When assessed at the building’s location, a net-zero energy building (NZEB) is one that generates as much energy as it uses. These structures achieve outstanding performance by utilizing a sizable quantity of energy generated on-site or off-site from renewable sources.
To assist designers in the residential and commercial sectors create net-zero energy buildings, a variety of design tools and apps are on the market.
In the United States, California and New York are more active in developing net-zero structures, producing less than 10% of the nation’s overall emissions.
Following the design guidelines to achieve efficient net-zero energy buildings is the first step in achieving this goal.
The following stage is to increase energy consumption while optimizing building variables like orientation, temperature, humidity, overall system efficiency, etc.
In this article, we’ll discuss the three key guidelines that designers should adhere to in order to create a successful net-zero energy building design.
1. NZEB Design Measures for the Building Envelope
The entirety of a building’s exterior shell that enables fine-grained control over several internal factors is a high-performance building envelope.
One of the components included in the design of Net Zero Energy Buildings (NZEB), where the main goal is to reduce energy consumption, is a high-performance building envelope system.
The importance of building orientation in reducing HVAC loads cannot be overstated. Shades and overhangscan also block direct sunlight. Technologies like insulation, glazing, double-skin facades, etc. are only a few examples of how the building envelope and interior environment may be tailored to the area.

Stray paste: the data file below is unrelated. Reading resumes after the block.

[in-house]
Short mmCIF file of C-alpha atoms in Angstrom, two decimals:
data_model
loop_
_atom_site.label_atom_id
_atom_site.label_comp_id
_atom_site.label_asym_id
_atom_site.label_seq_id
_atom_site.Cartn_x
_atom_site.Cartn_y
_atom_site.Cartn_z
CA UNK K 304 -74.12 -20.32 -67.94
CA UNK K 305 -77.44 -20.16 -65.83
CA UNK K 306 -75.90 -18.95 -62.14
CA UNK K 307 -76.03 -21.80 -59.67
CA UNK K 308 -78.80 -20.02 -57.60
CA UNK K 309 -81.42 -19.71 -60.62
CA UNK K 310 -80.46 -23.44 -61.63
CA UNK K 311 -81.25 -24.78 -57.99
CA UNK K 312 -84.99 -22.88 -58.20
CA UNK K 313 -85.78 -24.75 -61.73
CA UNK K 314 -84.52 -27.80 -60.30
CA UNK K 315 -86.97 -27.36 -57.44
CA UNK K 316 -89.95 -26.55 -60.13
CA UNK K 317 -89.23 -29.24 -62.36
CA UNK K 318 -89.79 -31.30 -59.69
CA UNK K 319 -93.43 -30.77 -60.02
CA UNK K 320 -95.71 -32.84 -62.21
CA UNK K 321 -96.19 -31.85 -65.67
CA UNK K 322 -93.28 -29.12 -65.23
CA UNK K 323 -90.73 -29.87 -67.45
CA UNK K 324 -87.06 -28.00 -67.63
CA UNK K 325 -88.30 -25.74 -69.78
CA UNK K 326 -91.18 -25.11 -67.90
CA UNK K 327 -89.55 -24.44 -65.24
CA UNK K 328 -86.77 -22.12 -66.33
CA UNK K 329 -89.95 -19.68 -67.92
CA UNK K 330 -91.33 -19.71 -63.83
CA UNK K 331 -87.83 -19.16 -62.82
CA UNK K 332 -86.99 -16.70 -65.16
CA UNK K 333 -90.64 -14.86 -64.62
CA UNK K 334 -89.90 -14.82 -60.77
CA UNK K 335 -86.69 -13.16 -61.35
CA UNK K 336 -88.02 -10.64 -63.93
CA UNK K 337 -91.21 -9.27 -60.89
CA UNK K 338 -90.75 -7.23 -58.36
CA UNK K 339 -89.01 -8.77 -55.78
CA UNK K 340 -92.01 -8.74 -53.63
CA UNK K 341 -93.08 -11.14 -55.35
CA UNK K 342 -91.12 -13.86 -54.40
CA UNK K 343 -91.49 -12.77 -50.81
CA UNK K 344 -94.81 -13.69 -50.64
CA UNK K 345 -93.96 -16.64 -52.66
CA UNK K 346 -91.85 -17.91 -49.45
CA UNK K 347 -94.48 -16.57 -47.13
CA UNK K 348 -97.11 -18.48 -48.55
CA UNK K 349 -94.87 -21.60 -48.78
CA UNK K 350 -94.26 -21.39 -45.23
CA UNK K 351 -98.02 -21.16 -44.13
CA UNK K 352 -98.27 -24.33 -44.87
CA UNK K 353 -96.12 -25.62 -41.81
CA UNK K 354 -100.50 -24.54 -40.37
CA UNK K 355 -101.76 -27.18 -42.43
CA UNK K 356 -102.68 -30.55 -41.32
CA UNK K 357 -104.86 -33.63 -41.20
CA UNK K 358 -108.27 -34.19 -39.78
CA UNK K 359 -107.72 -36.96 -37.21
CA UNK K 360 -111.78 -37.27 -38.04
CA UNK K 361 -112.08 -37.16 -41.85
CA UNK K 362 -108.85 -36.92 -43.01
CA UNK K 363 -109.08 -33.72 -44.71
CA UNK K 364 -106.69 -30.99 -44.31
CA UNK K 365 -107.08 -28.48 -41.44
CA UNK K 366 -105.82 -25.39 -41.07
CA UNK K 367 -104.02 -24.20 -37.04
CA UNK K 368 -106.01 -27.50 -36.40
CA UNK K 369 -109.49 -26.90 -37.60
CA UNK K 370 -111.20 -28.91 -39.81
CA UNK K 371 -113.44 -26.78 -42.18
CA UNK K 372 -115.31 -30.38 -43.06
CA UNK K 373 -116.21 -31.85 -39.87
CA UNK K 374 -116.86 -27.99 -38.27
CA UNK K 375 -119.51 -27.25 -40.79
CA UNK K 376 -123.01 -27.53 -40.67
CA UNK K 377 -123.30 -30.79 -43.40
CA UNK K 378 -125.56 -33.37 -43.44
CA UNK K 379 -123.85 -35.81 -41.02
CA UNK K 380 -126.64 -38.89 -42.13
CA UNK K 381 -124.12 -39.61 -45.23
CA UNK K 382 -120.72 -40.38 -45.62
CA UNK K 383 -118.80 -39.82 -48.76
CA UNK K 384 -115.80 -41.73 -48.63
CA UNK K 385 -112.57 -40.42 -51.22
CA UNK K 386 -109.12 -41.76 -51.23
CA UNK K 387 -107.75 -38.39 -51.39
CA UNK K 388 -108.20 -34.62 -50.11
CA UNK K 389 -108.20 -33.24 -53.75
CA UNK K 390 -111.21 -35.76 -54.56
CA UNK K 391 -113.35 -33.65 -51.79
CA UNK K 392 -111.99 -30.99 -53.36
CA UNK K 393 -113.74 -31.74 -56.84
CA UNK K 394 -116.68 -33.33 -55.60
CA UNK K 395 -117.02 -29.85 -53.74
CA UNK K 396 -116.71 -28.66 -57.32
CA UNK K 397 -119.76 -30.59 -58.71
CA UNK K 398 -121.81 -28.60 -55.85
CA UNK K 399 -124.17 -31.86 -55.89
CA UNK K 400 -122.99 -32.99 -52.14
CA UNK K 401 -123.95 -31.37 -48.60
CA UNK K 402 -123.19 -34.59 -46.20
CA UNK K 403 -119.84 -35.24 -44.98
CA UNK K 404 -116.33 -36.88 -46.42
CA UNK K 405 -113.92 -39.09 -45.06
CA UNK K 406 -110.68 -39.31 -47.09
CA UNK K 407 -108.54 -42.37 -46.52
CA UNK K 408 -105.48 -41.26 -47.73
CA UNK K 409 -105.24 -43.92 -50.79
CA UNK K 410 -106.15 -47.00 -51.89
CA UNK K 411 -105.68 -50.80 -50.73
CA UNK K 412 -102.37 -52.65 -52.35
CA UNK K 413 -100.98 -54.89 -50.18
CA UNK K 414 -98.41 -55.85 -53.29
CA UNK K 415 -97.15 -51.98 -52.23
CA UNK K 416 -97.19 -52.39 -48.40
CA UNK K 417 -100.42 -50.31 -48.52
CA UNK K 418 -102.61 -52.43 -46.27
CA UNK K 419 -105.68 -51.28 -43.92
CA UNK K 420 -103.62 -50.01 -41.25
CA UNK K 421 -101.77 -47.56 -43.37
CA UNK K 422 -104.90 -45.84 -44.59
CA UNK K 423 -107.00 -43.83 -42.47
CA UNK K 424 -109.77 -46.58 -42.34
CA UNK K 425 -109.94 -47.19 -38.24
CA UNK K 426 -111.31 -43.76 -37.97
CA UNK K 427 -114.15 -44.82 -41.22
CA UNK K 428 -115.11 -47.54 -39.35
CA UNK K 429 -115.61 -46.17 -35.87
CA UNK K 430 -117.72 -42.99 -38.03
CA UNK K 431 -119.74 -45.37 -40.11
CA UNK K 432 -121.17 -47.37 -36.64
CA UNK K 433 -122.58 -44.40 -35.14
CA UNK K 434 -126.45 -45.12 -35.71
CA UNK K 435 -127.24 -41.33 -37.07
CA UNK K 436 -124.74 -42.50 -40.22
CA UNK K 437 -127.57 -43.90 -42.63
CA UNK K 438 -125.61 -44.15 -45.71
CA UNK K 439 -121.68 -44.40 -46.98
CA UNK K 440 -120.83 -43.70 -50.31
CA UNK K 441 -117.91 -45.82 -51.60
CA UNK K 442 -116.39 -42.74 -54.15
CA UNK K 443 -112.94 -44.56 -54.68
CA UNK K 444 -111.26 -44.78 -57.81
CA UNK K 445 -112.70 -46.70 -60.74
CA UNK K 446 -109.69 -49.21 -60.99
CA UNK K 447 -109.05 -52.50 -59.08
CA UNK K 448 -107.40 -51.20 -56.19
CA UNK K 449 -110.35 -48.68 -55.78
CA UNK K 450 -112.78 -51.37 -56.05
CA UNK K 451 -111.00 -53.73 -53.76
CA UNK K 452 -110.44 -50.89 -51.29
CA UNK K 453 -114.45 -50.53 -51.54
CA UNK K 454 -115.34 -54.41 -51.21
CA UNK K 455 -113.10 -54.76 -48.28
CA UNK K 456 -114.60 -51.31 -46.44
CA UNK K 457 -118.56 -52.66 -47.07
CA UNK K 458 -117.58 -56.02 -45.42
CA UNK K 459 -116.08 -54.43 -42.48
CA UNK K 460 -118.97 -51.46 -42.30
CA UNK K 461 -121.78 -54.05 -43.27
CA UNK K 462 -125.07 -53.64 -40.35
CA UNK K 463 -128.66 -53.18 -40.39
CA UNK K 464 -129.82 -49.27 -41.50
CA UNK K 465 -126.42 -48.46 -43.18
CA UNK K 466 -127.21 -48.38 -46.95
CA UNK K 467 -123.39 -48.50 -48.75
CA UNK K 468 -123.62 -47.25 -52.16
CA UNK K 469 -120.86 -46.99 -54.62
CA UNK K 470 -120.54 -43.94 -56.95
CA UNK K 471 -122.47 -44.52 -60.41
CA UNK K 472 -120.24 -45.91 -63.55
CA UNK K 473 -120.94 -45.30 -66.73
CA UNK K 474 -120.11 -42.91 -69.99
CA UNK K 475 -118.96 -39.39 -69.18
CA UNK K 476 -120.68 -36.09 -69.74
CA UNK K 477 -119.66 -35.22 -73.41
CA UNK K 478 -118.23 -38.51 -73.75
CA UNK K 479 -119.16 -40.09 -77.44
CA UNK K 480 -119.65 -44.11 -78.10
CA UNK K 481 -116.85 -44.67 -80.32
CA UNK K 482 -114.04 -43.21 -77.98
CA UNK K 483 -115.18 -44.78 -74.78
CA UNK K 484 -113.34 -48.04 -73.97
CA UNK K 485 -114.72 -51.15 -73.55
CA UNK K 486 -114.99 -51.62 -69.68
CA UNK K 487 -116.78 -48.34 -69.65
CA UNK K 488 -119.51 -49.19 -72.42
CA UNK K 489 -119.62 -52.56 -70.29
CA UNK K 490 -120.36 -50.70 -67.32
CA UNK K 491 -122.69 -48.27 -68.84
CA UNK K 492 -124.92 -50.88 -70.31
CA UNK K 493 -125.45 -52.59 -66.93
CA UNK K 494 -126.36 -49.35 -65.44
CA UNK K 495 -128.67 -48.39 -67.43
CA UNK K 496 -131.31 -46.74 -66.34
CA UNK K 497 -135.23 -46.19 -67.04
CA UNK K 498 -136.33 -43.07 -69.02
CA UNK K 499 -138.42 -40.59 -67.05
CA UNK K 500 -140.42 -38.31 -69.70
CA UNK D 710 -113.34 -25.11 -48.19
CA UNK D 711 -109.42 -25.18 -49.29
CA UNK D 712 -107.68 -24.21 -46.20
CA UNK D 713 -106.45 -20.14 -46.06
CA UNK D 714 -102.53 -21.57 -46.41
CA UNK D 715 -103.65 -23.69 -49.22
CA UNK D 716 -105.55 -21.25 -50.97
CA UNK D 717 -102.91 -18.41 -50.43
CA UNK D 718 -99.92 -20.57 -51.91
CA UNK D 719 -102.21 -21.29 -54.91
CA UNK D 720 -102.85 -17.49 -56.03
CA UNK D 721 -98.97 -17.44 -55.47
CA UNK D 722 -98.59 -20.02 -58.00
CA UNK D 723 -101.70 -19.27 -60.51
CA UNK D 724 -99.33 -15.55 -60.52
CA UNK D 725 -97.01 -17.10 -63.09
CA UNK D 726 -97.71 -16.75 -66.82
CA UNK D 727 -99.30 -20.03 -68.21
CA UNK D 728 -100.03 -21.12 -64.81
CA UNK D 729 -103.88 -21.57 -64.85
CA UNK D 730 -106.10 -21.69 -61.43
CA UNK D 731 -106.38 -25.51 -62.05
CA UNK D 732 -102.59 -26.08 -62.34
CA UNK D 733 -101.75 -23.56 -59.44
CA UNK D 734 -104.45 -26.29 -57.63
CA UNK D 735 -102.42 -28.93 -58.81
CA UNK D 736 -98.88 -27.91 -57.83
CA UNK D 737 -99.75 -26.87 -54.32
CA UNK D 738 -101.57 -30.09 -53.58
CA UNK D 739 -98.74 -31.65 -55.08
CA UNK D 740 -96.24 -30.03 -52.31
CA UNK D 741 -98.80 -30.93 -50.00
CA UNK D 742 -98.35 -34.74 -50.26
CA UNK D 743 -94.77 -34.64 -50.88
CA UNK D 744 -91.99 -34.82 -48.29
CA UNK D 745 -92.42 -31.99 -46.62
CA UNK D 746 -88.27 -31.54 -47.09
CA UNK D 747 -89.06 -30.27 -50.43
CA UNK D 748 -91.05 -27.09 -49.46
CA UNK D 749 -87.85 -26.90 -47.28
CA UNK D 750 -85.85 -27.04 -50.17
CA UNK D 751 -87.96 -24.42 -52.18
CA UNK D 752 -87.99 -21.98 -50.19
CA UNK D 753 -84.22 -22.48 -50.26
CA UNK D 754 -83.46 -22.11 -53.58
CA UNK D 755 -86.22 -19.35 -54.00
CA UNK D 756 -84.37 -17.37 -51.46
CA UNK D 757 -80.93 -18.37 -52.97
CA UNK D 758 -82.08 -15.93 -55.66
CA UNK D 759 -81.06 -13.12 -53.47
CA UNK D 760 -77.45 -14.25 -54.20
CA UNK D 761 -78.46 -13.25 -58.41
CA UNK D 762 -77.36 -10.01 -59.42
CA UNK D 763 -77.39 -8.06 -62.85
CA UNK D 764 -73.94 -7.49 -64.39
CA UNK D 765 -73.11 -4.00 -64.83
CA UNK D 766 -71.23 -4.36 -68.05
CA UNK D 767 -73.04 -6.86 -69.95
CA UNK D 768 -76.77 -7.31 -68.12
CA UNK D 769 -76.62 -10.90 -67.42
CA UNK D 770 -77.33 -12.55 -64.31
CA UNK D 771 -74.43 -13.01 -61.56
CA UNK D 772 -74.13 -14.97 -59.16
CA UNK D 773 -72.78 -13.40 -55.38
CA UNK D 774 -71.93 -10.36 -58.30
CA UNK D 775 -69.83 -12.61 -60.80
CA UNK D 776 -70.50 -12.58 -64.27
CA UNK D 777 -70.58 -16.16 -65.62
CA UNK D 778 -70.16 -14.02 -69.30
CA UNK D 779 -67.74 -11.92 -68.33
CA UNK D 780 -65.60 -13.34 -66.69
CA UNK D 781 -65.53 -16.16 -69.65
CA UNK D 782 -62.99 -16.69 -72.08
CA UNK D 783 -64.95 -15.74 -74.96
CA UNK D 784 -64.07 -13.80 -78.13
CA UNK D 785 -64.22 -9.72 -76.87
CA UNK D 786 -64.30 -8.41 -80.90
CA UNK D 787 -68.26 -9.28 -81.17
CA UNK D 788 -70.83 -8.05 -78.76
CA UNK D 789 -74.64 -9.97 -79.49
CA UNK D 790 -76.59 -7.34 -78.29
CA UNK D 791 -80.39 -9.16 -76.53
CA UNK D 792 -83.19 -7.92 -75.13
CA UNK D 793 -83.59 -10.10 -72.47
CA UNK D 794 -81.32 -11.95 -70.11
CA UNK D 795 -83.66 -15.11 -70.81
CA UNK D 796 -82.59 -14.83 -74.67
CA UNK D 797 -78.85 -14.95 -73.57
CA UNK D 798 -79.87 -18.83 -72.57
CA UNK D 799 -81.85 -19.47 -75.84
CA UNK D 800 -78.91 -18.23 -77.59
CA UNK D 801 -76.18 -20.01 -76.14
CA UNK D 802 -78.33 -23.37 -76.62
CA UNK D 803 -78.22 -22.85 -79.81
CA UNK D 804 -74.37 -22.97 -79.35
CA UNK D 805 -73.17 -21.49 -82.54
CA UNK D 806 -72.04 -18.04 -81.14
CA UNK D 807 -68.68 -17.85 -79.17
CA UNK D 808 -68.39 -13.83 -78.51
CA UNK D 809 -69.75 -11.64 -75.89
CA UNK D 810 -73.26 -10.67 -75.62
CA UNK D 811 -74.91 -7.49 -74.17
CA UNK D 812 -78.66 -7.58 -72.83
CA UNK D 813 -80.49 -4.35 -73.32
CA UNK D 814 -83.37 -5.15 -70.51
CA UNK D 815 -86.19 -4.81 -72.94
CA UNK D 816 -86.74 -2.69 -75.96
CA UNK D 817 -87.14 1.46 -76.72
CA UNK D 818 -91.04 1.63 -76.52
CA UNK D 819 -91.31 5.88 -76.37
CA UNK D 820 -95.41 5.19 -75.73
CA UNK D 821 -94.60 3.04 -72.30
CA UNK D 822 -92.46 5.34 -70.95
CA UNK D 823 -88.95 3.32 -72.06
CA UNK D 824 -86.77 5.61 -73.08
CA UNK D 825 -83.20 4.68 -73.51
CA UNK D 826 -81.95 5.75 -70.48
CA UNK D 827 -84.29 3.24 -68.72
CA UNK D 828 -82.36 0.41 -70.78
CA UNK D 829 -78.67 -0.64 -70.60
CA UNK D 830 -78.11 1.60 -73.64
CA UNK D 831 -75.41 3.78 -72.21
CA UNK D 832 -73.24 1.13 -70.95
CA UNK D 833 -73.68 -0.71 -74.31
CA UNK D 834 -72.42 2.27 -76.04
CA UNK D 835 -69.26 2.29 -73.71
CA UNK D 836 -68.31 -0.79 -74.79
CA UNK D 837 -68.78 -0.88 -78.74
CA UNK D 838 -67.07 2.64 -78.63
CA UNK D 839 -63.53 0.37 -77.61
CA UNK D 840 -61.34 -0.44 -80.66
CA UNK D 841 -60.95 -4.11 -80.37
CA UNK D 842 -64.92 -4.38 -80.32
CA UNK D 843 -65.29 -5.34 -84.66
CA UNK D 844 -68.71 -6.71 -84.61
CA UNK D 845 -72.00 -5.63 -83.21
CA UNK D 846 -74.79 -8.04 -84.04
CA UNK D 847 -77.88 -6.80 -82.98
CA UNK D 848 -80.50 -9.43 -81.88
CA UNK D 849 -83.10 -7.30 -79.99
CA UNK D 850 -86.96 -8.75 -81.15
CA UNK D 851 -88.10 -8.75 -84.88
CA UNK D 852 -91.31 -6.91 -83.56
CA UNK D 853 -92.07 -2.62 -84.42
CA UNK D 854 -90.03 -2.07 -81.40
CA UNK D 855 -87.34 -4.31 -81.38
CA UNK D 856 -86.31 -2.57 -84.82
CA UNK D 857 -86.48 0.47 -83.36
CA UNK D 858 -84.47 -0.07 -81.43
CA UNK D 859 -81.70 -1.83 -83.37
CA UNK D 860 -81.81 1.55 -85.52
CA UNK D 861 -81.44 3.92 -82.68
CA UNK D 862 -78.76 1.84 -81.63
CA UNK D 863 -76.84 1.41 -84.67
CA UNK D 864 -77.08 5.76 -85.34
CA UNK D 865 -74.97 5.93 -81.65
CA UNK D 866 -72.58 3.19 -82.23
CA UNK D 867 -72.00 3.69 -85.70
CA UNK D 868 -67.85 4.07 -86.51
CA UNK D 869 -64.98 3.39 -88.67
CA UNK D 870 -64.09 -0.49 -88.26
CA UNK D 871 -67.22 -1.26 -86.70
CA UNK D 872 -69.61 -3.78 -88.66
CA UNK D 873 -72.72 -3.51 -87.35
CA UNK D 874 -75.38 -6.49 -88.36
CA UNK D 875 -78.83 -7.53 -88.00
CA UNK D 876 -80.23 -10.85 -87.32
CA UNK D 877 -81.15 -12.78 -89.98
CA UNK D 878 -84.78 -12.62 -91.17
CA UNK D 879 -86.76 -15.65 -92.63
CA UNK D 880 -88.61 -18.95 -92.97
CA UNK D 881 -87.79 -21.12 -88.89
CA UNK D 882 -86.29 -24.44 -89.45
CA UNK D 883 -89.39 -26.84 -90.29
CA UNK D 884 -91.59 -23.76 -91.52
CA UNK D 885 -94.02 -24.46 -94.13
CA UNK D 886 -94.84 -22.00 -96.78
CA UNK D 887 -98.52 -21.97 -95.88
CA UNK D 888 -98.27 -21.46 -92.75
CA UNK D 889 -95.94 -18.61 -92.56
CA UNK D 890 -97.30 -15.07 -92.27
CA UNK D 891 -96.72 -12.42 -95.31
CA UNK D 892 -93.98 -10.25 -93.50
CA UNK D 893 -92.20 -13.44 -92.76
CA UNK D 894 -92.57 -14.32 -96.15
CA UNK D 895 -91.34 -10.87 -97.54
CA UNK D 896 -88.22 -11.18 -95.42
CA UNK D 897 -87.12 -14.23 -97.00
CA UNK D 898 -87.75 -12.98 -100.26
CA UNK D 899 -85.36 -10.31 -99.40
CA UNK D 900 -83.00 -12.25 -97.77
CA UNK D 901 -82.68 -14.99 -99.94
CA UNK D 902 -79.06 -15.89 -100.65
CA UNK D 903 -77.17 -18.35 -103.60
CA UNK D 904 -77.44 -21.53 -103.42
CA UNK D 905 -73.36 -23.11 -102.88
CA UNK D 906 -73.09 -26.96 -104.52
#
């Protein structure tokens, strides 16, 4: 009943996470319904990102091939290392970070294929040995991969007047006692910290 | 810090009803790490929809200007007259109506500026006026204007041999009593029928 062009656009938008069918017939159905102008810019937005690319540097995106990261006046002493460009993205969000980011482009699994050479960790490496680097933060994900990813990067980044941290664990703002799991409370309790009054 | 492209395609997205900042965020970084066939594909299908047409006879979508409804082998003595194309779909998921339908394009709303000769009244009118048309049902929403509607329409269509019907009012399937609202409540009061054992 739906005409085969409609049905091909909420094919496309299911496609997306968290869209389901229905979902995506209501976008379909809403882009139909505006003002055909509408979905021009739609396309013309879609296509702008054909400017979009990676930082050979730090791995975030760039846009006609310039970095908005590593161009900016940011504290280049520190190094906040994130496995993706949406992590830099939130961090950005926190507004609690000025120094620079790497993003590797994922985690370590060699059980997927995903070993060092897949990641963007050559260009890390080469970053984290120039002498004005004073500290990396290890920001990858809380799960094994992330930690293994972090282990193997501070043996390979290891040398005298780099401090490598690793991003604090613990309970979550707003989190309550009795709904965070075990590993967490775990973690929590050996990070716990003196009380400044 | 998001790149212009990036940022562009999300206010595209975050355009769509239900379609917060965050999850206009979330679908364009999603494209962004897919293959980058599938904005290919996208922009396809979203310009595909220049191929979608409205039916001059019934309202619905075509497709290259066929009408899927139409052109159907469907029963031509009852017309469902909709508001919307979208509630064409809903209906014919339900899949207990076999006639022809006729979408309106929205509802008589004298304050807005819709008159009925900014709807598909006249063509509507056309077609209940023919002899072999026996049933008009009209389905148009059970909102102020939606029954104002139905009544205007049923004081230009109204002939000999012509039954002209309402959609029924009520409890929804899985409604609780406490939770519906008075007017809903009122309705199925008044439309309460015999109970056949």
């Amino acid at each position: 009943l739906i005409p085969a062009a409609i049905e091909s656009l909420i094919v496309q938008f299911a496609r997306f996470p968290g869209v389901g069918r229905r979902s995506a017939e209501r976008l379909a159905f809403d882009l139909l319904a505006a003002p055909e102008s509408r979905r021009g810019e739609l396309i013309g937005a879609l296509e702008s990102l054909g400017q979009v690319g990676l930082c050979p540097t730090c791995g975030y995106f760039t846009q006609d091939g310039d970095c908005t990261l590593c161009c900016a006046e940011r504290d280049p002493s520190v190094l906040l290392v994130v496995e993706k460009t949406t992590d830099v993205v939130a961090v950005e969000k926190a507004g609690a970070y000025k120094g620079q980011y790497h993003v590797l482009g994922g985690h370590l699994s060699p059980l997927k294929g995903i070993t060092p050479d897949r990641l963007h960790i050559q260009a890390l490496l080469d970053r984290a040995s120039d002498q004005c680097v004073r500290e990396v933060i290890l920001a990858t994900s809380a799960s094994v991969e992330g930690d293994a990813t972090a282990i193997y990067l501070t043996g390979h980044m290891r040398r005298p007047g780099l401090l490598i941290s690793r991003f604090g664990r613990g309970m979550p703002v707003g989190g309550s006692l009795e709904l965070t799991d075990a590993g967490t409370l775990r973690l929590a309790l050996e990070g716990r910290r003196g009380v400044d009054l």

2. NZEB Design Energy Efficiency Measures
By choosing the appropriate-sized systems for the building, energy efficiency measures are into action. The safety considerations in the design are provided by the American Society of Heating, Refrigerating and Air-Conditioning Engineers (ASHRAE) Standard 90.1, along with information on how to simulate the design and calculate the optimal energy requirements.
The commissioning of these energy-management systems is a vital next step once the system has been developed and designed. These systems must be installed, calibrated, and operate in accordance with the owner’s specifications during the commissioning phase.
An HVAC system and controls, and renewable systems must all be in this commissioning phase. The energy efficiency of these systems can increase by 5 to 10% with successful deployment.
3. NZEB Design Considerations for Renewable Energy
The goal of NZEB’s design is to use renewable energy sources to generate the building’s energy needs. Less energy consumption because of the first two measures: high-performance building envelopes and energy-efficient technologies. Renewable energy initiatives are more expensive than the other ones.
Therefore, to create renewable energy, designers must start with the first two steps and optimize the amount of energy used.
Solar, wind, biomass, and geothermal systems are just examples of different renewable energy sources.